Home Asian Economies Asian-Pacific Free Trade Pact still distant prospect

Asian-Pacific Free Trade Pact still distant prospect

Asian-Pacific Free Trade Pact coming 2020?
Asian-Pacific Free Trade Pact coming 2020?

If enacted, the RCEP pact will be the largest trade pact in the world, accounting for about one-third of world trade. At this weekend’s ASEAN summit in Bangkok, the Asia-Pacific Free Trade Pact should be agreed, but there is still resistance from India.

16 countries want to join together to form the so-called RCEP (Regional Comprehensive Economic Partnership): China, India, Japan, South Korea, Australia and New Zealand, as well as the ten ASEAN states – Indonesia, Malaysia, Thailand, the Philippines, Vietnam, Myanmar, Brunei, Laos, Cambodia and Singapore.

RCEP negotiations began as early as 2013, and gained momentum last year as a result of the turnaround in U.S. trade policy. The Asia-Pacific Free Trade Pact is seen as an alternative to the Trans-Pacific Partnership (TPP), which is comprised of eleven countries. The U.S. originally belonged to the TPP, but President Trump withdrew the deal after taking office.

India fears flood of cheap products from China

The Asia-Pacific Free Trade Pact provides, among other things, tariff reductions and protection of intellectual property. India currently has the greatest concerns. They are mainly due to the rapidly-growing trade deficit with China. India fears that the reduction of tariffs could harm its domestic industries and farmers, through among other things, a flood of cheap products from China.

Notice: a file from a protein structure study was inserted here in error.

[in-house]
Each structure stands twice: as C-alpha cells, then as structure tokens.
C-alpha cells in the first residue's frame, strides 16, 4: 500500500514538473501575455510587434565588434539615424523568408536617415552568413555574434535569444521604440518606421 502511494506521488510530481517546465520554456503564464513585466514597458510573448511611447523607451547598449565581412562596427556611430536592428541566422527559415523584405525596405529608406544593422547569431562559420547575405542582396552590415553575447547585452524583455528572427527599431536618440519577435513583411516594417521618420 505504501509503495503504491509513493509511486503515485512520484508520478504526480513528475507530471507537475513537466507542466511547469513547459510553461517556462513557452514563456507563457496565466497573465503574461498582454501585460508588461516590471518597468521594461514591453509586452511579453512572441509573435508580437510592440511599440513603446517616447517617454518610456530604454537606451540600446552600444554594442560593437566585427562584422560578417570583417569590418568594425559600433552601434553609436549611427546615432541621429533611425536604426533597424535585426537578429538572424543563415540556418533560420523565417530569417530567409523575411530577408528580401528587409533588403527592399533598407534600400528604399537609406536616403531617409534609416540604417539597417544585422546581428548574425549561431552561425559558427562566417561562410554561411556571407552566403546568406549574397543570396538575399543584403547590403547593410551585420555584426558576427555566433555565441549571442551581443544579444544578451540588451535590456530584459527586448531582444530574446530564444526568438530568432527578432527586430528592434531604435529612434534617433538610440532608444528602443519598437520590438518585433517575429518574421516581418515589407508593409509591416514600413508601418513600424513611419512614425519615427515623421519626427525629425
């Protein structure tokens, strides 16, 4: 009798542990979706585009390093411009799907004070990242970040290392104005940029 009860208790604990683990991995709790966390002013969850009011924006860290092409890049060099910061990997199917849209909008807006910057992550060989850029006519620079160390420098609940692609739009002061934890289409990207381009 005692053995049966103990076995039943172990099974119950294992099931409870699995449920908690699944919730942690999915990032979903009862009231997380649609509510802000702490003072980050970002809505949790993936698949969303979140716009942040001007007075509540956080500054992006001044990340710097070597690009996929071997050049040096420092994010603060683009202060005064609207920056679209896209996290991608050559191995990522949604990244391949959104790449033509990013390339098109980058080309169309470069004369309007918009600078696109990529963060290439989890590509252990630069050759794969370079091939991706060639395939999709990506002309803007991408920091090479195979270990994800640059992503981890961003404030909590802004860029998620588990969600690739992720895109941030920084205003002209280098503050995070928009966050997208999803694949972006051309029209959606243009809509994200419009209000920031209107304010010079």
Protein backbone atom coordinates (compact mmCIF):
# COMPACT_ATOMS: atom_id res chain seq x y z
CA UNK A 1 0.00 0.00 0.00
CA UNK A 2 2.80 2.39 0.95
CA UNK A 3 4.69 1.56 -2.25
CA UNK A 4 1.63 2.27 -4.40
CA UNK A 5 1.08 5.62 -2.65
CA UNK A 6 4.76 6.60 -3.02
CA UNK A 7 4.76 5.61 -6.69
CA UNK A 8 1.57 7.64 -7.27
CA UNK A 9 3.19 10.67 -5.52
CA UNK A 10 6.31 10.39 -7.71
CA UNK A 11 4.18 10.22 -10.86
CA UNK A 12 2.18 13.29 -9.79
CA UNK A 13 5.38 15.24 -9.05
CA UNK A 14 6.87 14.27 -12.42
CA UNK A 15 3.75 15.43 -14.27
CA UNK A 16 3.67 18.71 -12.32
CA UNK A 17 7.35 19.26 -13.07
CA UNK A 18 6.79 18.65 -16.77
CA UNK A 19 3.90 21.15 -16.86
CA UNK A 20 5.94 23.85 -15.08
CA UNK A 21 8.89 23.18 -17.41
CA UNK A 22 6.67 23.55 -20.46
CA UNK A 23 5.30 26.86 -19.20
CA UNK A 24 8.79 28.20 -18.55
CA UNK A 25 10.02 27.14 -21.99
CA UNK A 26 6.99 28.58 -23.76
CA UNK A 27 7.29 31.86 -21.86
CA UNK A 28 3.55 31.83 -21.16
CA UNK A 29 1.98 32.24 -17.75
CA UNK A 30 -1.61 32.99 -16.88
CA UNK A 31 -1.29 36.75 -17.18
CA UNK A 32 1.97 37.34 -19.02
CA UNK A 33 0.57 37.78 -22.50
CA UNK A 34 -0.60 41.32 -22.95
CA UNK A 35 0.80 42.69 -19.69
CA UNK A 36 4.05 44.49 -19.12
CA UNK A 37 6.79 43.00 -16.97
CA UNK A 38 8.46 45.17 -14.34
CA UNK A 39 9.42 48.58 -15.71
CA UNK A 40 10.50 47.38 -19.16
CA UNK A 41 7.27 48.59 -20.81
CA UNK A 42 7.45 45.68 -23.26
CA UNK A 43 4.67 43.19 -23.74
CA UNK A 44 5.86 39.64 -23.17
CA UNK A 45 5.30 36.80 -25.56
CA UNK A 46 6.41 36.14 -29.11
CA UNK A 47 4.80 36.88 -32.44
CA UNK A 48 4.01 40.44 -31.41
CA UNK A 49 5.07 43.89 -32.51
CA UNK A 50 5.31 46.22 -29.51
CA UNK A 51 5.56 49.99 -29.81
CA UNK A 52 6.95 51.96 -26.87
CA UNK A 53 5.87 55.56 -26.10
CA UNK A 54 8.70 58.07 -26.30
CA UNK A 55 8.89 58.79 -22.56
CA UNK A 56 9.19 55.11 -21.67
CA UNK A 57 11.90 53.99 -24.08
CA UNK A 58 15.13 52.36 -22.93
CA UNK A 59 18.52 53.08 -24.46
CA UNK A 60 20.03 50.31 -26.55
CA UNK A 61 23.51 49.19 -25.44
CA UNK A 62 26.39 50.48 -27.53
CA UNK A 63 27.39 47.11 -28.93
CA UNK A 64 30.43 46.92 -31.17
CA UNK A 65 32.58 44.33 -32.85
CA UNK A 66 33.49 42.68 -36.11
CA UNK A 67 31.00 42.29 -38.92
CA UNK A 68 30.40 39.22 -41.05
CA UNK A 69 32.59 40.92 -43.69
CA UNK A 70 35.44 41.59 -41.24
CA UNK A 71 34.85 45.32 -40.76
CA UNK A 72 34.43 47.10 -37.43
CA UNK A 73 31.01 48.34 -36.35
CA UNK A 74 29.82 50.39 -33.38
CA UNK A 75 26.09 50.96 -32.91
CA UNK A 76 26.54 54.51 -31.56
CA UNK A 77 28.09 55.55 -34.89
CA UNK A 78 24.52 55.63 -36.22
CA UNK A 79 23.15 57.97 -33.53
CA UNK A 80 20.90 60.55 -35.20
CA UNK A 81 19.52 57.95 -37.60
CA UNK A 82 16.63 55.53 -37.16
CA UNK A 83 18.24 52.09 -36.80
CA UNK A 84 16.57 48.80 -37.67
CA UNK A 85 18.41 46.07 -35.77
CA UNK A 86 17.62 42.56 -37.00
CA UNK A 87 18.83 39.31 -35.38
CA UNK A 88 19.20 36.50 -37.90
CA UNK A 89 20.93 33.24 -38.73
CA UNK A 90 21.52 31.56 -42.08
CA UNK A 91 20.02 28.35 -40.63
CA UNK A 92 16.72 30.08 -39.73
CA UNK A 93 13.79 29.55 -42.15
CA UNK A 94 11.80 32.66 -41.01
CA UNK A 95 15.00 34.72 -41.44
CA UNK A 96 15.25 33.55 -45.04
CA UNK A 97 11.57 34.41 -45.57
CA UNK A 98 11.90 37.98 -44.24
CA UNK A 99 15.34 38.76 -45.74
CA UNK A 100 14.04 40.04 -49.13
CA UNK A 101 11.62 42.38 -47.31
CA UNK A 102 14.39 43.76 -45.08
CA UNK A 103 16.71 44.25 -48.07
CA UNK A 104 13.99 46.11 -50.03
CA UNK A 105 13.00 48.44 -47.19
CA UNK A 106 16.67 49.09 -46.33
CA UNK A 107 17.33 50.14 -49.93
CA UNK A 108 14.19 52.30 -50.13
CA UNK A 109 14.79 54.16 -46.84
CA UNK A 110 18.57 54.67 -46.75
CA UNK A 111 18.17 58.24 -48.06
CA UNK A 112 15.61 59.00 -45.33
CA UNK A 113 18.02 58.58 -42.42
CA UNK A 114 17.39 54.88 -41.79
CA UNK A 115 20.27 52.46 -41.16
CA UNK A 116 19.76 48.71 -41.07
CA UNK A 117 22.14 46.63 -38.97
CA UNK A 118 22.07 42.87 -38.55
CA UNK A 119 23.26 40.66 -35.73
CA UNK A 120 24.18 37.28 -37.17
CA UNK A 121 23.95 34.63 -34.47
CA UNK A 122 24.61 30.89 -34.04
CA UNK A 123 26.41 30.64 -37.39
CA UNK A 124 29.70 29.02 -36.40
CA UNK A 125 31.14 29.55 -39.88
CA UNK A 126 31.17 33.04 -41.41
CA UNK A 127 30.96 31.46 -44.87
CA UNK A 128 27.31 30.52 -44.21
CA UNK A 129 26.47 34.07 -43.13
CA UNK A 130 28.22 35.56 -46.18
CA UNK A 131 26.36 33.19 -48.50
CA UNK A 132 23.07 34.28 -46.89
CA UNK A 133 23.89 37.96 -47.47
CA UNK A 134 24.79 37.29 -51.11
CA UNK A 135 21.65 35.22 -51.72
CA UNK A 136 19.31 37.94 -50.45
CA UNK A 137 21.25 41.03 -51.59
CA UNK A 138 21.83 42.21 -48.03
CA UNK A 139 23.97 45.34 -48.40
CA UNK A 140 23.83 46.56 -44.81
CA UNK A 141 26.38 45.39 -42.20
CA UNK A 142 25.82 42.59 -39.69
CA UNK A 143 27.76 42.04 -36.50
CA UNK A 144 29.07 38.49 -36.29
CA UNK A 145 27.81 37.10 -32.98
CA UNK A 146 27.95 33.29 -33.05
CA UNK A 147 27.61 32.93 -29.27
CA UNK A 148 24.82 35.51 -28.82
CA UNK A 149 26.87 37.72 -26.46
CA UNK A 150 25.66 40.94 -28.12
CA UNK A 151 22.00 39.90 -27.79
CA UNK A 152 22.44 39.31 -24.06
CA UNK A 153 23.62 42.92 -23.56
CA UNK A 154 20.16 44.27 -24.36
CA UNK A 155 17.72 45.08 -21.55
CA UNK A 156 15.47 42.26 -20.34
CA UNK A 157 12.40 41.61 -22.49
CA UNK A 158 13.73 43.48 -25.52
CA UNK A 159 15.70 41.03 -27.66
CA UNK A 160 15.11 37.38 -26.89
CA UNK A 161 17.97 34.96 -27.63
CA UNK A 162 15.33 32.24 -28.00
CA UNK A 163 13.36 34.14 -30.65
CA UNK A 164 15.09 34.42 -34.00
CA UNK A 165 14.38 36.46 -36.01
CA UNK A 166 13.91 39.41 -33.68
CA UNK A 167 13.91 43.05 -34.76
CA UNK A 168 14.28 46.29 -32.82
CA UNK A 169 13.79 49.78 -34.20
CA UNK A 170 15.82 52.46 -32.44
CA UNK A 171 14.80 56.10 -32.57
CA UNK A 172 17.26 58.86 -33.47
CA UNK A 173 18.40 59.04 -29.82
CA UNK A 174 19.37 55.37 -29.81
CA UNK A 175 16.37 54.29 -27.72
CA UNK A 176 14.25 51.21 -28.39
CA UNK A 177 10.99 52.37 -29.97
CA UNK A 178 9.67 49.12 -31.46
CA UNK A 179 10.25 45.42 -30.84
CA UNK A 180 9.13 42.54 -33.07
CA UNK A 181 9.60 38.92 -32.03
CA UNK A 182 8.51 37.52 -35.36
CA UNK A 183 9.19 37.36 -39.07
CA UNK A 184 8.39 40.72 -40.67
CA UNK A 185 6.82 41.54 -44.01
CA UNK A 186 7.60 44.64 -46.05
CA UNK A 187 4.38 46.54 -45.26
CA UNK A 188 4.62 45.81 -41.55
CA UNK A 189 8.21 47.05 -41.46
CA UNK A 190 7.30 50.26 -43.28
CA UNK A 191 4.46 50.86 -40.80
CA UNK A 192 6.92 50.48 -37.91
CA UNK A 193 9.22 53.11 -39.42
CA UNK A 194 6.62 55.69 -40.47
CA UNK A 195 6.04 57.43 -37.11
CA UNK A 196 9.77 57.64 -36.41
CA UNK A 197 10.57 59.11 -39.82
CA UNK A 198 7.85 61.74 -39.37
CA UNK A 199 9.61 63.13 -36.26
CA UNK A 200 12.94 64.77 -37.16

On the other hand, India would also benefit from a market opening: qualified IT workers would be able to work abroad more easily.

Tensions in the South China Sea

Another topic of the ASEAN summit was the tensions in the South China Sea. Chinese prime minister Li Keqiang called on Southeast Asian leaders to draw up a “Code of Conduct” for the South China Sea by 2021. China claims a large part of the South China Sea for itself. Important maritime trade routes run through the area, and the exploration and potential use of crude oil and natural gas is also at stake.

Li said at the summit that China was ready to work with ASEAN countries on the basis of the existing foundations to maintain long-term peace in the South China Sea.

Recent tensions in the controversial waterway have hampered talks on a non-aggression pact at sea. China and Vietnam in particular are repeatedly clashing at the Vanguard Bank Reef, which is being claimed by both sides. China has increased its military activity in the region. This is condemned by Vietnam. The country calls for a communiqué mentioning Chinese movements and aggressive actions in the waters.